25 February 2011

Public Employee Unions

Public Employee Unions (henceforth PEUs) are many things. First and foremost, they are the protectors of their employees' interests, including pay, job security, working conditions, health insurance, and pensions. Without their protection many public employees would simply be exploited. One of my own relatives would probably have been fired for teaching while being non-Hispanic.

On the other hand, most PEUs are "closed shop" operations. When you sign up for certain public sector jobs, you are automatically enrolled in the union, and your union dues are automatically deducted from your paycheck. If you are a public employee, the money for your pay, benefits, and union dues is taken from your fellow citizens and the companies they work for in the form of taxes. And your PEU uses a substantial portion of your dues to make political contributions almost exclusively to the Democratic Party.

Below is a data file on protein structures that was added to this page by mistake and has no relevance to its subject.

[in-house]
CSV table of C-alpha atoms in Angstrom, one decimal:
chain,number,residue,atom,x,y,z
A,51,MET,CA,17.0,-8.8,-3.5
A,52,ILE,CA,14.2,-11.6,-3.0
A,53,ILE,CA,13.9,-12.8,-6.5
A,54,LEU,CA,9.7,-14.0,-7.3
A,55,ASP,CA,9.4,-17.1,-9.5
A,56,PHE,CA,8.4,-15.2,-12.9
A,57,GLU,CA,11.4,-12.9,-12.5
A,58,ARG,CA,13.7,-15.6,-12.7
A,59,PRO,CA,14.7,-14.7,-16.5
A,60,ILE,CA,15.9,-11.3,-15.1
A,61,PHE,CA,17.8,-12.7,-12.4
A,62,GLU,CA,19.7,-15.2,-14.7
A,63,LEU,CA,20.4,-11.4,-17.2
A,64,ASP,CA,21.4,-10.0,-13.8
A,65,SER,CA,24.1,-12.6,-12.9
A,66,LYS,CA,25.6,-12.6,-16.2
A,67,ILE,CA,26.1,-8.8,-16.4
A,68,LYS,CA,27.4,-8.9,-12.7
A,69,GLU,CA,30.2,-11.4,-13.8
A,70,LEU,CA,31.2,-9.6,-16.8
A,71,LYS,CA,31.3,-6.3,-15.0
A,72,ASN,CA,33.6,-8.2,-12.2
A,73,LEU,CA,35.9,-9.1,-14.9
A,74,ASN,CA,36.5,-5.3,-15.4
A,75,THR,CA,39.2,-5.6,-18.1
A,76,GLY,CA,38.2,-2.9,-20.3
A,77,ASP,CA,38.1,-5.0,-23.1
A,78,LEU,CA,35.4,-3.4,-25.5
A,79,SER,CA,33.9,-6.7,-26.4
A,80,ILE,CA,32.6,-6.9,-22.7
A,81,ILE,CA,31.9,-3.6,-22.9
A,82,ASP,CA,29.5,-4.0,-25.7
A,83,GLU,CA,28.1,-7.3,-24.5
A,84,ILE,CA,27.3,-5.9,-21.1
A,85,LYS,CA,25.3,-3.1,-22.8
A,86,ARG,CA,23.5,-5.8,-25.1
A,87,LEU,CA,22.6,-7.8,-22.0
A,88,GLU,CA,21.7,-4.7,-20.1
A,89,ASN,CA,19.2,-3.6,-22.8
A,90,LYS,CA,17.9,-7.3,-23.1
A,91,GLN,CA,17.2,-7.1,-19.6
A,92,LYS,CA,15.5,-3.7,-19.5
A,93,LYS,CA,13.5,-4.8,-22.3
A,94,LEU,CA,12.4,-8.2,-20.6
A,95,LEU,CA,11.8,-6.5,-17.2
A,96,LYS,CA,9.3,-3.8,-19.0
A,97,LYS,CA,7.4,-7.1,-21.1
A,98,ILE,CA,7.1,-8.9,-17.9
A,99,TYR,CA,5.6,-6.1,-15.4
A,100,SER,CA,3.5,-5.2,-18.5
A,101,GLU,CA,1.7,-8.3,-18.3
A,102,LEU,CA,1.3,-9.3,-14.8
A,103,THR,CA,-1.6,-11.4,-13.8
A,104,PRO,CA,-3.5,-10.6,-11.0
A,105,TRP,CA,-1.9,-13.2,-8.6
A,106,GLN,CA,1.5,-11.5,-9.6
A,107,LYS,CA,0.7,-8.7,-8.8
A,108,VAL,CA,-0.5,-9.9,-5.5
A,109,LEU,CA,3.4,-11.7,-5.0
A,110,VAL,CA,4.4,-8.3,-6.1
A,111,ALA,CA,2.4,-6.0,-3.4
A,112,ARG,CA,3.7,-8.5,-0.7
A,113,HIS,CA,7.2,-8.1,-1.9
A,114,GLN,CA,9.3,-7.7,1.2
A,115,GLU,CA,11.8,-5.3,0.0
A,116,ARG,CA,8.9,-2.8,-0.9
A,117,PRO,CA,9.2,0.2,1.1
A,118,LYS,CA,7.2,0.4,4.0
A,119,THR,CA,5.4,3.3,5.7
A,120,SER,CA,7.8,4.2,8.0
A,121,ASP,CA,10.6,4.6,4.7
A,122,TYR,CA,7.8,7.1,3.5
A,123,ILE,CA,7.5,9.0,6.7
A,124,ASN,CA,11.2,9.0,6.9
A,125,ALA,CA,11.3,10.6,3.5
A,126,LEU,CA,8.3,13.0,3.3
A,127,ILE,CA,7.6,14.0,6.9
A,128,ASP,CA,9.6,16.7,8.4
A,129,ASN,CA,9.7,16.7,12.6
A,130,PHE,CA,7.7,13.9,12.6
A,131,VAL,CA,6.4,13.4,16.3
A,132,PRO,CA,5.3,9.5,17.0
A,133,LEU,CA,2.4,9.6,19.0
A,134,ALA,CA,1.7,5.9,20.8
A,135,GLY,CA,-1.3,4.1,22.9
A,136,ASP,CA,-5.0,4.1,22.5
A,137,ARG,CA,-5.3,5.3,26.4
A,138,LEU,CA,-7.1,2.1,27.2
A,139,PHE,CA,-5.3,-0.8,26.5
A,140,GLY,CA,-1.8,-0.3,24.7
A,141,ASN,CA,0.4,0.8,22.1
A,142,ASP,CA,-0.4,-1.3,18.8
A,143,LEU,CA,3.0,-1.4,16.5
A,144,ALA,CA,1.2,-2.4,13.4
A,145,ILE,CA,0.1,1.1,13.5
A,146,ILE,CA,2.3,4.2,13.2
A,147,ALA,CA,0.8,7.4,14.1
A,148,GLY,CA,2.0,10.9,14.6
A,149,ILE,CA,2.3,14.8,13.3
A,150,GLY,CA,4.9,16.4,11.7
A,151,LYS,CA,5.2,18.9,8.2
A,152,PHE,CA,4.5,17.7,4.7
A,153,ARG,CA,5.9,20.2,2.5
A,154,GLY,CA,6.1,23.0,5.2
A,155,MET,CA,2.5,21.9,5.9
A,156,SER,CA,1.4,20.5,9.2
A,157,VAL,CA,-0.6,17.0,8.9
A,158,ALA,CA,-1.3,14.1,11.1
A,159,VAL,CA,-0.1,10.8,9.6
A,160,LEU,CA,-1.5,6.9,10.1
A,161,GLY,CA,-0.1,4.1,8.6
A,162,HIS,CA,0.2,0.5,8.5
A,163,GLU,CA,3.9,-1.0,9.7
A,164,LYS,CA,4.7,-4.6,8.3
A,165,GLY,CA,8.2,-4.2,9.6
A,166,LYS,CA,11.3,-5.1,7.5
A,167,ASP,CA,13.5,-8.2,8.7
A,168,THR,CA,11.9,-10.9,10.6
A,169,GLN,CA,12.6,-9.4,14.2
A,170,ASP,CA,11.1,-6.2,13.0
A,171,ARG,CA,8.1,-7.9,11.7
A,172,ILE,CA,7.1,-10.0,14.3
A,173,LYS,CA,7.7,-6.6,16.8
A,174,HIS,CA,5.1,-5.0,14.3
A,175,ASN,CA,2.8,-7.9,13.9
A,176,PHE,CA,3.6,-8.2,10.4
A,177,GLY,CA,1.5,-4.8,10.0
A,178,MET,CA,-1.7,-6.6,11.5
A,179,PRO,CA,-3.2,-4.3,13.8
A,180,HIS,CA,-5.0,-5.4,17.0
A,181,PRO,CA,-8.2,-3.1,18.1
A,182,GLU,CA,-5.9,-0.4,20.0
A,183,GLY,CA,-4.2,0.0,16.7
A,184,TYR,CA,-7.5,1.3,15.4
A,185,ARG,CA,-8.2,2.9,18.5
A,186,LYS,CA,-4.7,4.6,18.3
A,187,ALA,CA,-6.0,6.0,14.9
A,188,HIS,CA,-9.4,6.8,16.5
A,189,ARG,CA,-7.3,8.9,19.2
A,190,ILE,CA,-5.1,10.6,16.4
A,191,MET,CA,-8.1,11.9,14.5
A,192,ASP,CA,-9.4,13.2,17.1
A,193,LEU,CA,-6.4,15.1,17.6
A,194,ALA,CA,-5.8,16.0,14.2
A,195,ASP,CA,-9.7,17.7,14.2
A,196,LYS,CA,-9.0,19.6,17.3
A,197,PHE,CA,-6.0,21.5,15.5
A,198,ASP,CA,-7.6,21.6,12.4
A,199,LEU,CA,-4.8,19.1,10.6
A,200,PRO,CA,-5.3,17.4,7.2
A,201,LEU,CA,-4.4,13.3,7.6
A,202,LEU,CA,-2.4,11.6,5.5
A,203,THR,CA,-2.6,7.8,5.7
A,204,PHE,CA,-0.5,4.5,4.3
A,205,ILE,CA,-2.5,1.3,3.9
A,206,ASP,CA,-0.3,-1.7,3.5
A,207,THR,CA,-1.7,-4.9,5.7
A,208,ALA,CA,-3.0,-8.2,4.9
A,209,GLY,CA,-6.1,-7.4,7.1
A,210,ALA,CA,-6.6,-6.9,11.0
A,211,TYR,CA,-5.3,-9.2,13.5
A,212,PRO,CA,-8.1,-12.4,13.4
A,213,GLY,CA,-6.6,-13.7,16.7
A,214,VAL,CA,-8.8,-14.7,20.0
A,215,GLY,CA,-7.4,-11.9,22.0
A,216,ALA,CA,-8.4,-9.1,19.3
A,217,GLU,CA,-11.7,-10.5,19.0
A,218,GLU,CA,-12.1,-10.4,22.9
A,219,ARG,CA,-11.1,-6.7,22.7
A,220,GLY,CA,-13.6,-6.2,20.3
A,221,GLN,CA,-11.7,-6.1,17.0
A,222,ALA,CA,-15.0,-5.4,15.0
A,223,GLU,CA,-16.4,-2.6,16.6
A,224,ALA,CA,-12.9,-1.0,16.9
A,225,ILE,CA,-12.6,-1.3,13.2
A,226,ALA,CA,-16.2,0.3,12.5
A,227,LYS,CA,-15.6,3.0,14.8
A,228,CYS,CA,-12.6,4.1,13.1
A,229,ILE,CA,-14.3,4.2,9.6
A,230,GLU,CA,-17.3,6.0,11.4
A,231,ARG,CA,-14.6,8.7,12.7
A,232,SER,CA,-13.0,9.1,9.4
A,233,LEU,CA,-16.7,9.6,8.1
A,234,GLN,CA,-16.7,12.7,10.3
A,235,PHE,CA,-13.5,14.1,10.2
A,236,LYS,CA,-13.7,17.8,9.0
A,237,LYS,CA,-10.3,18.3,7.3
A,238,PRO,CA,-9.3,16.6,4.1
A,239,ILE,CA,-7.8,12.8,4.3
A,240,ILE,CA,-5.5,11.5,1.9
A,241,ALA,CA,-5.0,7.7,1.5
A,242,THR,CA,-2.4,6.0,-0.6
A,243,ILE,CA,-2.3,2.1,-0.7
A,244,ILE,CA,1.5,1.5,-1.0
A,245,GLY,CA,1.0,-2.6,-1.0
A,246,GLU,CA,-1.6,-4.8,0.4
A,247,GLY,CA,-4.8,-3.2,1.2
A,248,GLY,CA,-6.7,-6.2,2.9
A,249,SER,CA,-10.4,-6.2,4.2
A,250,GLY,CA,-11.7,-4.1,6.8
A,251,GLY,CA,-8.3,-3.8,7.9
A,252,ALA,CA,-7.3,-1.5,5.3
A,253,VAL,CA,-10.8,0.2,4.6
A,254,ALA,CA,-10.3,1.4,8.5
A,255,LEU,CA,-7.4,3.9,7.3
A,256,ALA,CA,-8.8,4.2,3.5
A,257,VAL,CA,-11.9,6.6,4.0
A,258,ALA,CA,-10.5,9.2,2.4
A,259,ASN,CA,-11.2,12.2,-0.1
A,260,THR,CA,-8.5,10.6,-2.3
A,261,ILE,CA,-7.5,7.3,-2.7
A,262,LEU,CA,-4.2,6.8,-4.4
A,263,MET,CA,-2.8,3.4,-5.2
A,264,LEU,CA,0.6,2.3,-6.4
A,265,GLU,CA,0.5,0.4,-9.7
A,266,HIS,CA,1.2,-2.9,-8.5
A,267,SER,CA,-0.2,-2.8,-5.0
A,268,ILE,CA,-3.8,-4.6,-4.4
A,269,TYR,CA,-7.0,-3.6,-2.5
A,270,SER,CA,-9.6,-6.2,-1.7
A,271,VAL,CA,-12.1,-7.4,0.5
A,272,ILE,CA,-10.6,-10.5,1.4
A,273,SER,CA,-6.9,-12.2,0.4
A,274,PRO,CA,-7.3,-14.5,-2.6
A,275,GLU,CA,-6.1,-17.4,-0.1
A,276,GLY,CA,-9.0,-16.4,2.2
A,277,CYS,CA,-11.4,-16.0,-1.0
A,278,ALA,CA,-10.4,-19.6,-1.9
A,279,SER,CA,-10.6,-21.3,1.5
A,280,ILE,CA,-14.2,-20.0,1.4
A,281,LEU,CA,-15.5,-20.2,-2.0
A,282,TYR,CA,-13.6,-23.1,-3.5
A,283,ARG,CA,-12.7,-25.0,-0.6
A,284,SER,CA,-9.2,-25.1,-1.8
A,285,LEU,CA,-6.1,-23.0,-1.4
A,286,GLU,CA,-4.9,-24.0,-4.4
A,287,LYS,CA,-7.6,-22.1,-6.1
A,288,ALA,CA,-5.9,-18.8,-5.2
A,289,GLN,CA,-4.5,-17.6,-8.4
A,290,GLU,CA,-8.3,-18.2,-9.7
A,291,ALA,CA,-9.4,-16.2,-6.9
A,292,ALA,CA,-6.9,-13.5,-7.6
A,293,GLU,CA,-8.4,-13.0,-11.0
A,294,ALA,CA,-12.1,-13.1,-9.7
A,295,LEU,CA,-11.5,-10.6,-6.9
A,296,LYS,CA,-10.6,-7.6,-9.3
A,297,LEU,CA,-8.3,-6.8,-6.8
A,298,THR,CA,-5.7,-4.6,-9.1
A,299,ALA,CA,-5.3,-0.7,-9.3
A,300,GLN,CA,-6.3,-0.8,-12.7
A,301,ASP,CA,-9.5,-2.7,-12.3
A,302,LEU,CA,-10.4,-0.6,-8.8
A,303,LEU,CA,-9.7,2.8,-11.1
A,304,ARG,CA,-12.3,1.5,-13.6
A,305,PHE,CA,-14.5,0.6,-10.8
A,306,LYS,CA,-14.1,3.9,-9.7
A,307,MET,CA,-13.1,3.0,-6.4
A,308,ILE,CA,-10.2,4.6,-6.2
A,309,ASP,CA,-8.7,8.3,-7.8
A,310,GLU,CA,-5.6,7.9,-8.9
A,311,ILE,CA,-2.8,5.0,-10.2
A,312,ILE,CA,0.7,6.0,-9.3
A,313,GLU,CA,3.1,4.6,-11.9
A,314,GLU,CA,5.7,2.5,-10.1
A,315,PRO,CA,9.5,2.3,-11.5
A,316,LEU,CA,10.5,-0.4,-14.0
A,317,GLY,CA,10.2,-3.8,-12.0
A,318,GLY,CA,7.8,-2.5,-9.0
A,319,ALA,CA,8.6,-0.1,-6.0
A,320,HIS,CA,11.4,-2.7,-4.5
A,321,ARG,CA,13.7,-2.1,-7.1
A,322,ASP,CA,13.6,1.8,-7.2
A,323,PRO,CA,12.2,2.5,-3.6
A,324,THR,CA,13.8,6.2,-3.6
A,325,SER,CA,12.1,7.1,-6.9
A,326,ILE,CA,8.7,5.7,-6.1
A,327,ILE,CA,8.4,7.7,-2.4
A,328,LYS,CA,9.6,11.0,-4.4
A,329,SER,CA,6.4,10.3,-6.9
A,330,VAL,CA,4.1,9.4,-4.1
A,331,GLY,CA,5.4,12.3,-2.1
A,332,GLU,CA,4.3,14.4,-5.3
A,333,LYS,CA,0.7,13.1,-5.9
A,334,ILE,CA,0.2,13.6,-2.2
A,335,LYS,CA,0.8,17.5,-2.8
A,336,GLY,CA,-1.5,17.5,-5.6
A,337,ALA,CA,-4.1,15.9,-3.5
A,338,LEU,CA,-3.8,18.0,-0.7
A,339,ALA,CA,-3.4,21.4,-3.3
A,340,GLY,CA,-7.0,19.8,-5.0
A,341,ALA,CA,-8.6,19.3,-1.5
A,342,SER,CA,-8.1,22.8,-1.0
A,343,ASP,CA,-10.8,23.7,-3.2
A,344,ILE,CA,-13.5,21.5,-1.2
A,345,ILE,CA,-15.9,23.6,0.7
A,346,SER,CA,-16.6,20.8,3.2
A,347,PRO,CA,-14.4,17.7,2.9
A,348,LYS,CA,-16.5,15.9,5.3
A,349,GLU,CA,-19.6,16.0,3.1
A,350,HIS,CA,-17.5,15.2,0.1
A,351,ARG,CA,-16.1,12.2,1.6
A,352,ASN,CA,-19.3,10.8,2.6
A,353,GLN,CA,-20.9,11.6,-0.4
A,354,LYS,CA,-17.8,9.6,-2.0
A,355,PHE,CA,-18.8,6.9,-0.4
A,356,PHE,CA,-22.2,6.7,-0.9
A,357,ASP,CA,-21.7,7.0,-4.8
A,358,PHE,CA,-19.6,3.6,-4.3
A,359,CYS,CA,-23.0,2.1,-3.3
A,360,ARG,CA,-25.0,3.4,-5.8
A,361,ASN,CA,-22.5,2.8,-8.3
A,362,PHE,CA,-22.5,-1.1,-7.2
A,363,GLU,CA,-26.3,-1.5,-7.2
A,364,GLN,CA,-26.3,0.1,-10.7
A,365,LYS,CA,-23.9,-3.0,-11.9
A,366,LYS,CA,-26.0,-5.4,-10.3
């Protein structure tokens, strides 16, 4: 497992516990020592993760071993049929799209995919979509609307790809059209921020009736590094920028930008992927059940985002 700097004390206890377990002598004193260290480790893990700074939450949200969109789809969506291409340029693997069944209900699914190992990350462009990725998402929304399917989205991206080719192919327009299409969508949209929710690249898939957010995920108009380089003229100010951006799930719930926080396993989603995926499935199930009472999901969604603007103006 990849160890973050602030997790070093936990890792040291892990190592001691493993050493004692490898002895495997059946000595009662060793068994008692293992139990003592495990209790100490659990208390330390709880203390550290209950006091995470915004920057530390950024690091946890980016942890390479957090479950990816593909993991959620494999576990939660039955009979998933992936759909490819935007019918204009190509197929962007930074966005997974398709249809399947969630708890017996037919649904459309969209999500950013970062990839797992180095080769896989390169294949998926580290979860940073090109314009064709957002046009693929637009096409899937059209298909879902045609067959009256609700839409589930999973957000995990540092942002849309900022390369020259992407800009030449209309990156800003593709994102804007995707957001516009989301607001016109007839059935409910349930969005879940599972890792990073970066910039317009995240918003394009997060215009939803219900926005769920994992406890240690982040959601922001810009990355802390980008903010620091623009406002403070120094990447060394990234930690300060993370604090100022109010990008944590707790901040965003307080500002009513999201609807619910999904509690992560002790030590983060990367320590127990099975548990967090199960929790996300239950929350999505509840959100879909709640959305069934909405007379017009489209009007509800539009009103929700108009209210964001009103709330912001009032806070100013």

In other words, PEUs are also transformers of public monies into Democratic Party campaign funds, both directly, and indirectly in the form of personal contributions made by PEU bosses. That gives PEUs a lot of power, because their power to buy politicians is combined with their power to engage in collective bargaining and strikes. Historically, that power has been abused to achieve compensation and benefits packages that are unsustainable.

The Republican solution is to limit the collective bargaining power of PEUs. But collective bargaining is the one thing that unions of any kind were established to do.

I think I have a better idea. Let PEUs engage in collective bargaining or politics (contribute to campaigns, endorse candidates, buy political ads) but not both. And let the union members choose which one - put it to a vote.

Personally, I would favor continuing collective bargaining. You can trust your own power more than you can trust politicians.

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